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Mentor and ‘godfather of canoeing’ mourned

Schools

Sacred Heart College and the wider Catholic community have been deeply impacted by the sudden death of teacher Roger French who suffered a heart attack on the Champagnat Campus at Mitchell Park on April 30.

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Roger studied at Western Teachers College and began his career as a tech studies teacher at Loxton High School, followed by Elizabeth High, Kidman Park and St Michael’s College.

His journey at Sacred Heart commenced in July 1996 when he was appointed as the director of development for the College Foundation, a position he held until the end of 2007.

One of the highlights of this time was meeting entrepreneur Robert Stigwood which led to the benefactor donating his Banks Florilegium prints collection. Roger coordinated the auction of the botanical prints to raise funds for the performing arts centre.

Roger returned to the classroom fulltime in 2008 as learning area coordinator for Design and Technology at the Middle School, and for the past 13 years he had been living out his vocation in educating young people in construction, design, and technology.

His greatest passion outside of the classroom was competition canoeing.

His achievements in the sport as a competitor were extraordinary. He won 35 national canoe sprint and marathon titles, and more than 400 State canoe sprint and marathon titles.

Last year Roger won gold at the International Canoe Federation Masters World Championship in Sydney. One of his greatest joys was witnessing four Sacred Heart old scholars, who he coached and mentored, make the finals of the Olympic Qualifiers in Slovakia in 2014.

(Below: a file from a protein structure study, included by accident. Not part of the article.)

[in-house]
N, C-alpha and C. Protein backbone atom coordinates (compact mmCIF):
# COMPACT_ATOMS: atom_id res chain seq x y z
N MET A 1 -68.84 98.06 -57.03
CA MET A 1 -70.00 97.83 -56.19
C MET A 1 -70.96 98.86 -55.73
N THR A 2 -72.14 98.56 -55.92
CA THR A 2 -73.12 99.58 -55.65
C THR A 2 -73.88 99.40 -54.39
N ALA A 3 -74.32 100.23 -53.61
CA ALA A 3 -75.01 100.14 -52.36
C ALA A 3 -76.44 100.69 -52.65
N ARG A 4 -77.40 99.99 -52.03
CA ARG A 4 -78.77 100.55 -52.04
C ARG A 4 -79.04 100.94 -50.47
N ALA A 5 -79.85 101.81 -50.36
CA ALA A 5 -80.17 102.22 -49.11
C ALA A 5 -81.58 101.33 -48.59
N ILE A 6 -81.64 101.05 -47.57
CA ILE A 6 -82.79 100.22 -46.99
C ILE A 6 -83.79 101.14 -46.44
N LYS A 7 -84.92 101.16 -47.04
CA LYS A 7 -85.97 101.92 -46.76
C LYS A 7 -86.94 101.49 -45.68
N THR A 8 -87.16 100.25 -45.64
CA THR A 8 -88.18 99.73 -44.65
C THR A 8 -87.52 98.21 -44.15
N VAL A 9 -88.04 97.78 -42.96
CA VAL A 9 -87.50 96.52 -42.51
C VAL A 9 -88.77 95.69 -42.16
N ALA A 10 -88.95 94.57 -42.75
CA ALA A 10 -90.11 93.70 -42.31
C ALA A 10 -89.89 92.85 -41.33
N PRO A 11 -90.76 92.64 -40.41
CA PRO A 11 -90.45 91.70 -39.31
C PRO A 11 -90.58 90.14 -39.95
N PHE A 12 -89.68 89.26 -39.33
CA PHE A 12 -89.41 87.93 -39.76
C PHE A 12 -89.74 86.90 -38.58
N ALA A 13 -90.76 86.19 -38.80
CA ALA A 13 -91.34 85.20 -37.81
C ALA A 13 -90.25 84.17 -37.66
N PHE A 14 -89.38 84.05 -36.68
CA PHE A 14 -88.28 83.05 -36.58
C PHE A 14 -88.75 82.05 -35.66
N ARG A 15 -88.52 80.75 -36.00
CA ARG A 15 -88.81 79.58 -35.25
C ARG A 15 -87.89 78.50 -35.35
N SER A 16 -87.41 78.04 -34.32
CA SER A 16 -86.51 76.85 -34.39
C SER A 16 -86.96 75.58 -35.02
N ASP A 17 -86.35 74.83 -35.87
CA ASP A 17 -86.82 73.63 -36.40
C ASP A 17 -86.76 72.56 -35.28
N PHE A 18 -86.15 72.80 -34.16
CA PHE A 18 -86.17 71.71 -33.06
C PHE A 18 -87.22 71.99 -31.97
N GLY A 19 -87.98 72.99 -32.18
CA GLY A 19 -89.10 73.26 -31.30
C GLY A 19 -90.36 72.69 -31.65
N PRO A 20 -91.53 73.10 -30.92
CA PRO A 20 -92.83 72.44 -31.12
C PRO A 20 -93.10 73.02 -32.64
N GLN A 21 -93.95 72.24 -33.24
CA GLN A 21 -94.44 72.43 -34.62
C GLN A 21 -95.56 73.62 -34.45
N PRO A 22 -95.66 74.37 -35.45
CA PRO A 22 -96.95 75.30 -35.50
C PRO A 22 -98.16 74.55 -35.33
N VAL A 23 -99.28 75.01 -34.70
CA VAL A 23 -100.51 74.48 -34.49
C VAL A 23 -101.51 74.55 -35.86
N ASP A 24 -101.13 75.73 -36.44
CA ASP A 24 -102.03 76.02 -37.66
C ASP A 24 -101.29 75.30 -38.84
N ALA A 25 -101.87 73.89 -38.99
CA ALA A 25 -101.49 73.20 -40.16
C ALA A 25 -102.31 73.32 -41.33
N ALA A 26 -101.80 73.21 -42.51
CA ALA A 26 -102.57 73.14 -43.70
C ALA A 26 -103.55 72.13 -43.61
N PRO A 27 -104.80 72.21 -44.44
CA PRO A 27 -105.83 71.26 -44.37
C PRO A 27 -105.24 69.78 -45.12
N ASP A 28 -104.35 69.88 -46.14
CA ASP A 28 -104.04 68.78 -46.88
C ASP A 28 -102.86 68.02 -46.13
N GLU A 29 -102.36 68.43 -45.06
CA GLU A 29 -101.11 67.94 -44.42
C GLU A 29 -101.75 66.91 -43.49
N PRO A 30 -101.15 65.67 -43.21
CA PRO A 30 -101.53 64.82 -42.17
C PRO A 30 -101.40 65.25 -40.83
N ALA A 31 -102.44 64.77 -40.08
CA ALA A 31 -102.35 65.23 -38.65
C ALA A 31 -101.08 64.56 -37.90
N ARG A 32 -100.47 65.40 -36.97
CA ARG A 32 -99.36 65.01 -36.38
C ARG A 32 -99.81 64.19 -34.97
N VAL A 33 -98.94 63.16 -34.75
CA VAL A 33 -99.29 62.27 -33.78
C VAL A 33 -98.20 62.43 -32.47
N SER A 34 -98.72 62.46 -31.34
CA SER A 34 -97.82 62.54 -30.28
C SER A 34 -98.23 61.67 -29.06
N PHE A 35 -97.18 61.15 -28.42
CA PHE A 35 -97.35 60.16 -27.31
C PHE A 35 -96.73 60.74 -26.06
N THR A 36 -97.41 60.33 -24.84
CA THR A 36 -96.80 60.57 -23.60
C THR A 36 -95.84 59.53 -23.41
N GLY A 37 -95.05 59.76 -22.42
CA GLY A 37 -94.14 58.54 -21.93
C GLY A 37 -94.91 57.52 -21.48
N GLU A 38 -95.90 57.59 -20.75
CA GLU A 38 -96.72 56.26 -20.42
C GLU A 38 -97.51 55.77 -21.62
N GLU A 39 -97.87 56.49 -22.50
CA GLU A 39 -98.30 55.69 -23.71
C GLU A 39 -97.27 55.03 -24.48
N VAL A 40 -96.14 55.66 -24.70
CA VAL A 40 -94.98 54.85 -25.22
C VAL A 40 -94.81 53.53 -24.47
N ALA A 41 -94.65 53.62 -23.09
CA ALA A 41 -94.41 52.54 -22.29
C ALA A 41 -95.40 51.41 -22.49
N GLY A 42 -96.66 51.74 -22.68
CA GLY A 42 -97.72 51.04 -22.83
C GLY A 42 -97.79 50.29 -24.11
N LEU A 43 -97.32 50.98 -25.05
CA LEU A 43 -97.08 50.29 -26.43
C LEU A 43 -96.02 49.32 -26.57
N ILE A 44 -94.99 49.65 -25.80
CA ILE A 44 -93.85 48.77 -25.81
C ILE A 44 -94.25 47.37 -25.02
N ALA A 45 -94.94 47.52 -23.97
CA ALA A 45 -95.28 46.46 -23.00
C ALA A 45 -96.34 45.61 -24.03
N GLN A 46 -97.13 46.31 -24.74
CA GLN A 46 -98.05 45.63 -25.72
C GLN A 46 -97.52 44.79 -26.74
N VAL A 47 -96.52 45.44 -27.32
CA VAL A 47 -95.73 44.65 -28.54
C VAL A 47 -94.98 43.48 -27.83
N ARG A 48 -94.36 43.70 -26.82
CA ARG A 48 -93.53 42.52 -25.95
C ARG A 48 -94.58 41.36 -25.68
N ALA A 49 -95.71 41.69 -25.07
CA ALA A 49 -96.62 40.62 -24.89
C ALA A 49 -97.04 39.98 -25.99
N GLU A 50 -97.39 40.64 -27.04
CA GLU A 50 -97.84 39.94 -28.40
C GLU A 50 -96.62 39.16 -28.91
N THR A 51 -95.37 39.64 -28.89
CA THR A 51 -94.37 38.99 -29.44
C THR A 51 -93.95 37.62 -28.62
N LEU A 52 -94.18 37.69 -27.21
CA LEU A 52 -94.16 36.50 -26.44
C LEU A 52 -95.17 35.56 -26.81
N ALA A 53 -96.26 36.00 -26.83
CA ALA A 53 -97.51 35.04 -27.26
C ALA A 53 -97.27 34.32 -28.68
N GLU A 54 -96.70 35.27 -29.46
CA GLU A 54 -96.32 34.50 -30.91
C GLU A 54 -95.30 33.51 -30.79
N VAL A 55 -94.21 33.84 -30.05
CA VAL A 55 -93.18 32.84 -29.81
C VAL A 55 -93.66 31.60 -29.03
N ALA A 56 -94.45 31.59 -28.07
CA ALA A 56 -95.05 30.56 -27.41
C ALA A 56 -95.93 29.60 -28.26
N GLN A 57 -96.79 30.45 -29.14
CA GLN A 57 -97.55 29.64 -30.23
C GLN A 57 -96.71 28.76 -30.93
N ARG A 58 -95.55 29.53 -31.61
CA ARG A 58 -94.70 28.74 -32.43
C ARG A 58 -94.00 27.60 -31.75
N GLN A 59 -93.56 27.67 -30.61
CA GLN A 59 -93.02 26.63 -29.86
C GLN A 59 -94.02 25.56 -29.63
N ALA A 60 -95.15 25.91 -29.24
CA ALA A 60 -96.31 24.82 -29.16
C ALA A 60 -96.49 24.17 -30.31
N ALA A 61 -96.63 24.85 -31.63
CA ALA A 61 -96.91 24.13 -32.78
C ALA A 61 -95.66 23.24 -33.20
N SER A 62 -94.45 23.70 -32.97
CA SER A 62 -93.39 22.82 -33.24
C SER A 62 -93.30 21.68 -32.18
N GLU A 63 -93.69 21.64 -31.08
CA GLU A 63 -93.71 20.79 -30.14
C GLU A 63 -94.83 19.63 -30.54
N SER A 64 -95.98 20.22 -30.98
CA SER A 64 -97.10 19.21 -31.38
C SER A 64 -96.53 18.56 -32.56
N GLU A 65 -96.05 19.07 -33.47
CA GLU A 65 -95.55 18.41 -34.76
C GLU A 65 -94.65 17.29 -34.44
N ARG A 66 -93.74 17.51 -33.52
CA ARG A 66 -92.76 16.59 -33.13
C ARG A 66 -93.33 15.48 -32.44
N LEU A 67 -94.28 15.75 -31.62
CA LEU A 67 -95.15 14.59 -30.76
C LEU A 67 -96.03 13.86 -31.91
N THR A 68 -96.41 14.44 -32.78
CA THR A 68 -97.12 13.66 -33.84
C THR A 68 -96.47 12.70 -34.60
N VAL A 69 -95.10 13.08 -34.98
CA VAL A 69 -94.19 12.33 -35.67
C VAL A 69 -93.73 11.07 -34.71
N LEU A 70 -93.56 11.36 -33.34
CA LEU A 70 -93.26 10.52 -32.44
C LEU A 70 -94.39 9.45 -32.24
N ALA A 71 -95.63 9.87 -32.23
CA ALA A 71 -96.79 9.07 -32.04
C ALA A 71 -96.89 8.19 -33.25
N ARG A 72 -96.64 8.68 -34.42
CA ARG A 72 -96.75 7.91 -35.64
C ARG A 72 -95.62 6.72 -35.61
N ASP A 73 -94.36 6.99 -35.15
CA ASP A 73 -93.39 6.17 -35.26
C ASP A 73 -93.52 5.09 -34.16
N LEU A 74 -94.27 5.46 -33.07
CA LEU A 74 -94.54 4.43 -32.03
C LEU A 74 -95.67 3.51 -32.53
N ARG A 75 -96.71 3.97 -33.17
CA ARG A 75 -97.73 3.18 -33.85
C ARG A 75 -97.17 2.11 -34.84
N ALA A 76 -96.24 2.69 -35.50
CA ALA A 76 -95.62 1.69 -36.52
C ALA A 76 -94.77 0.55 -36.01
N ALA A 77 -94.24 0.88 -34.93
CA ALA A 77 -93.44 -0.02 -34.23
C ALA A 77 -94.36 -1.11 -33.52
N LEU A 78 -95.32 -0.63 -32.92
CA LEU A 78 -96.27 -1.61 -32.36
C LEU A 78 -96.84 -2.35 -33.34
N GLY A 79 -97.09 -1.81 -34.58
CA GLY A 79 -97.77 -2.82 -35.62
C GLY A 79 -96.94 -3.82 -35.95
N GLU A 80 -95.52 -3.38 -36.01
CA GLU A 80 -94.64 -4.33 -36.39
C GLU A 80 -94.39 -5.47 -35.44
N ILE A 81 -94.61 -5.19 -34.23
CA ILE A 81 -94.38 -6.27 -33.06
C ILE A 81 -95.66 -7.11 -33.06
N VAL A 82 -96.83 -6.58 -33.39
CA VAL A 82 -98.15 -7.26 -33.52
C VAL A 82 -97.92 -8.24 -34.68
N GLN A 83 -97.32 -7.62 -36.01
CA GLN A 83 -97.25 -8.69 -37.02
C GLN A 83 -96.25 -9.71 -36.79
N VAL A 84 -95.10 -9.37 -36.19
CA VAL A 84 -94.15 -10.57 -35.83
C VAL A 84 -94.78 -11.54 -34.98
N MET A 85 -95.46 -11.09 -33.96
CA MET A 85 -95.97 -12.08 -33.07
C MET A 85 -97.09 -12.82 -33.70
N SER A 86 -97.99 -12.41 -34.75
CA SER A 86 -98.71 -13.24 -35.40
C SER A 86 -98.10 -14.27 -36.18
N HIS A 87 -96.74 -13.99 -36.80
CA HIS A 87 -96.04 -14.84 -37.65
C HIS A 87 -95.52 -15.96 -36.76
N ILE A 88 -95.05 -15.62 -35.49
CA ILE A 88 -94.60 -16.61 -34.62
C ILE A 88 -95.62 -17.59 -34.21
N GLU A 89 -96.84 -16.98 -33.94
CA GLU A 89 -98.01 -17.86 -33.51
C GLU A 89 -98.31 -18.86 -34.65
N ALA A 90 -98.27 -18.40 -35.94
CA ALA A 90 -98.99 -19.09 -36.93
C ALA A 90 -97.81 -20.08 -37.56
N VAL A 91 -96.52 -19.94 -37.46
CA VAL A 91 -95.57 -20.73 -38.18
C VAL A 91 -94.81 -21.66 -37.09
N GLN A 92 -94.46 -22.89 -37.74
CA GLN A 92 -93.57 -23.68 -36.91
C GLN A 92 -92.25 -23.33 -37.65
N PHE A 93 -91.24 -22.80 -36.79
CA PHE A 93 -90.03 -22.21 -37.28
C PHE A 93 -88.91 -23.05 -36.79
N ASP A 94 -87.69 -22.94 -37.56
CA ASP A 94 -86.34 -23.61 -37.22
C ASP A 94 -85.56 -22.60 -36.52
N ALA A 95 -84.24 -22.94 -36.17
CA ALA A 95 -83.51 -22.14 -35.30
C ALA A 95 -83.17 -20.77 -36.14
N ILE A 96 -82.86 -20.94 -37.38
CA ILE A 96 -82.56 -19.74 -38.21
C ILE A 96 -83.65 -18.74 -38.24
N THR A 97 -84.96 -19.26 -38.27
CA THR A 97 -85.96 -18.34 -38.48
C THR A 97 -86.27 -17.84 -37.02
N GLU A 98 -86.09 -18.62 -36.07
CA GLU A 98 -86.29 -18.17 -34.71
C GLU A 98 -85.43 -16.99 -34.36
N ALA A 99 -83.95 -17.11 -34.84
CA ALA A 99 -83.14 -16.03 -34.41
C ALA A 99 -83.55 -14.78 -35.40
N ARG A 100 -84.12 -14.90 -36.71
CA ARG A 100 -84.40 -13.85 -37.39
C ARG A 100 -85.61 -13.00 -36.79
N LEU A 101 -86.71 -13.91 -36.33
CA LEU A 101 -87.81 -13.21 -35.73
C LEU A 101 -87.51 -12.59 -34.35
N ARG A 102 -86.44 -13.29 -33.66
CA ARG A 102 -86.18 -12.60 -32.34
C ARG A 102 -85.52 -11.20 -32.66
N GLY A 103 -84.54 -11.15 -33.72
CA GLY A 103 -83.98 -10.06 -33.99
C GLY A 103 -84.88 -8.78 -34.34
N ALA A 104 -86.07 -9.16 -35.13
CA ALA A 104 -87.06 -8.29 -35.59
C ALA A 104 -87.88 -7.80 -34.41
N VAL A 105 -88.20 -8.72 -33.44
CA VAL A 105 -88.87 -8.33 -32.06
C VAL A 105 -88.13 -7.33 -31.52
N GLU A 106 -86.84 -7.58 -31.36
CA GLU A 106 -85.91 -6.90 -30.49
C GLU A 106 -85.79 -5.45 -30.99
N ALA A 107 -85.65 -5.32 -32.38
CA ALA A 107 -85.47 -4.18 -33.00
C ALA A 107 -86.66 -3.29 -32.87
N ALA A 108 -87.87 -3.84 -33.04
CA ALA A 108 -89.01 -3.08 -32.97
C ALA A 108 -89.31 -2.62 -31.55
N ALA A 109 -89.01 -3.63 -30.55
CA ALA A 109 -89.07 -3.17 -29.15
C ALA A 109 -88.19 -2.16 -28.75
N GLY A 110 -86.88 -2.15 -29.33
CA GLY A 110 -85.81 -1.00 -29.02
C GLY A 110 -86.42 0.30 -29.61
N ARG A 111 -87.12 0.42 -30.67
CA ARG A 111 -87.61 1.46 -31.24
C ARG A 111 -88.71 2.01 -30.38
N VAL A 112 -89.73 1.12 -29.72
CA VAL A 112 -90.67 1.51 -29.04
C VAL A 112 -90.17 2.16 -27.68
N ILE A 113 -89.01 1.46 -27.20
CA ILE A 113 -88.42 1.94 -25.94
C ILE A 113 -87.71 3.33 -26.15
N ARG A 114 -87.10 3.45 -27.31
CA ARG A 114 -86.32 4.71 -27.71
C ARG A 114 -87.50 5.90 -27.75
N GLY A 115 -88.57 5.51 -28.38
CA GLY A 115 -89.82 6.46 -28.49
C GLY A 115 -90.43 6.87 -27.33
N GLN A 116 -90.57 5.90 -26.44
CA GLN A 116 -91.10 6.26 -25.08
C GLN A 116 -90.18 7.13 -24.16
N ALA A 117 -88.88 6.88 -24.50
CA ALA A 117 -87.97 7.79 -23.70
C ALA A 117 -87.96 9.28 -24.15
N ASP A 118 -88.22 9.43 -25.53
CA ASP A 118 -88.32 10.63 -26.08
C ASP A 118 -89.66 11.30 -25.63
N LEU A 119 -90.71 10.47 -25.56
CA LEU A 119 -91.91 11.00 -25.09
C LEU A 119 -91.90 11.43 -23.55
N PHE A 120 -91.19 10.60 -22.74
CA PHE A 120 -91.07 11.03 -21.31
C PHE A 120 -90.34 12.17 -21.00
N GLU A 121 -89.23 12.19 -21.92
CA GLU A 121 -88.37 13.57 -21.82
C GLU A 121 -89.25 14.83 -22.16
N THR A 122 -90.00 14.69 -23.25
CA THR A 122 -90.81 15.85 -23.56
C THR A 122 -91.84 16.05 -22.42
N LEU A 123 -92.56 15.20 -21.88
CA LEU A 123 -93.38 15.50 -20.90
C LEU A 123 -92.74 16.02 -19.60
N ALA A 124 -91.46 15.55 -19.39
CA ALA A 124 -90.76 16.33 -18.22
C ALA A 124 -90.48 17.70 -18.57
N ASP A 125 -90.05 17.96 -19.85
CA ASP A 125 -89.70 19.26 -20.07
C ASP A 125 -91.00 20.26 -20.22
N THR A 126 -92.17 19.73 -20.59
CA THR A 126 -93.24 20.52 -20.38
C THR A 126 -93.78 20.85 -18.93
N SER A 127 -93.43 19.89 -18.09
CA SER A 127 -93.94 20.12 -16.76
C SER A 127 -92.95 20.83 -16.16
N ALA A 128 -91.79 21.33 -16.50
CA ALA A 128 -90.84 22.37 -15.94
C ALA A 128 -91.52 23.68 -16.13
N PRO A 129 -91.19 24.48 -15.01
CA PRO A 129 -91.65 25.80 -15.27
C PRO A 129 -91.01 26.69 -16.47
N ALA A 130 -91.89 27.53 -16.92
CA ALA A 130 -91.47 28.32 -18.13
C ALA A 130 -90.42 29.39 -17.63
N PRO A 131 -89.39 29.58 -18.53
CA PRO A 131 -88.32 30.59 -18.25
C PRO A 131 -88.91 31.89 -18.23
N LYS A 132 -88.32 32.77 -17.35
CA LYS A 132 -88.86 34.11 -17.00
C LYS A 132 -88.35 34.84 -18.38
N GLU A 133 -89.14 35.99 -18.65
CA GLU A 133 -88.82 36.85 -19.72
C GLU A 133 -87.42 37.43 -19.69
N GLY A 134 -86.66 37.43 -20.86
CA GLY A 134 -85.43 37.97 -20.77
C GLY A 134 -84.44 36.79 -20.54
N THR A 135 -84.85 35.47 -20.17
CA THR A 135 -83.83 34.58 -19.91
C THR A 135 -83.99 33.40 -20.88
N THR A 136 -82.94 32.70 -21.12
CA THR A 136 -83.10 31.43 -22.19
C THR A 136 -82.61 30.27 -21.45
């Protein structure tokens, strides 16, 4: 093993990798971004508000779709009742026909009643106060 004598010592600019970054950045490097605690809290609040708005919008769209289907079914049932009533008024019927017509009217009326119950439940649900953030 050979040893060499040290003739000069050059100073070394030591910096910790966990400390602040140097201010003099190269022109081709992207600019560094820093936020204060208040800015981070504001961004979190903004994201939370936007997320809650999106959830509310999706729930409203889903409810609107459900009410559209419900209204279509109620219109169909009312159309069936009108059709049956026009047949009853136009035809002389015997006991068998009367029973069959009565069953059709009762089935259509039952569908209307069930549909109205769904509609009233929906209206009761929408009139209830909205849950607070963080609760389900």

He was always ready to serve the local community, as chair of the board at St John the Baptist School, committee member at St Mary’s College, president, secretary and treasurer of the West Lakes Canoe Club, president of the Westminster College Old Scholars and a Justice of the Peace.

SHC principal Steve Byrne said Roger left a rich legacy. “He was a man of deep faith, his personal and professional integrity was of the highest order, and he always fostered the self-worth of the students he taught,” he said.

In his eulogy, Tom French said his father had a particular strength in using his skills to include others, especially those who were on the outer. He spoke of Roger’s love of paddling which started on the River Murray as a little boy and included doing headstands in his canoe as he crossed the finish line in later life. He was known by Paddle Australia as the ‘godfather of canoeing’.

Roger’s wife Maria, who works in Catholic education at Tenison Woods Primary School and St John the Baptist School, said the family had been “utterly overwhelmed with love, visits, prayers, messages, phone calls, flowers, food and more from near and far”.

“We are stunned by the number of lives touched by Roger and the tributes given to him.

“To say thank you doesn’t even touch the surface but when we felt we were drowning in a sea of shock and grief, your support kept us afloat.”

Roger is survived by Maria, his four children (Tom, Emily, Laura and Megan) and four grandchildren (Patrick, Ethan, Siobhan and Holly).

 

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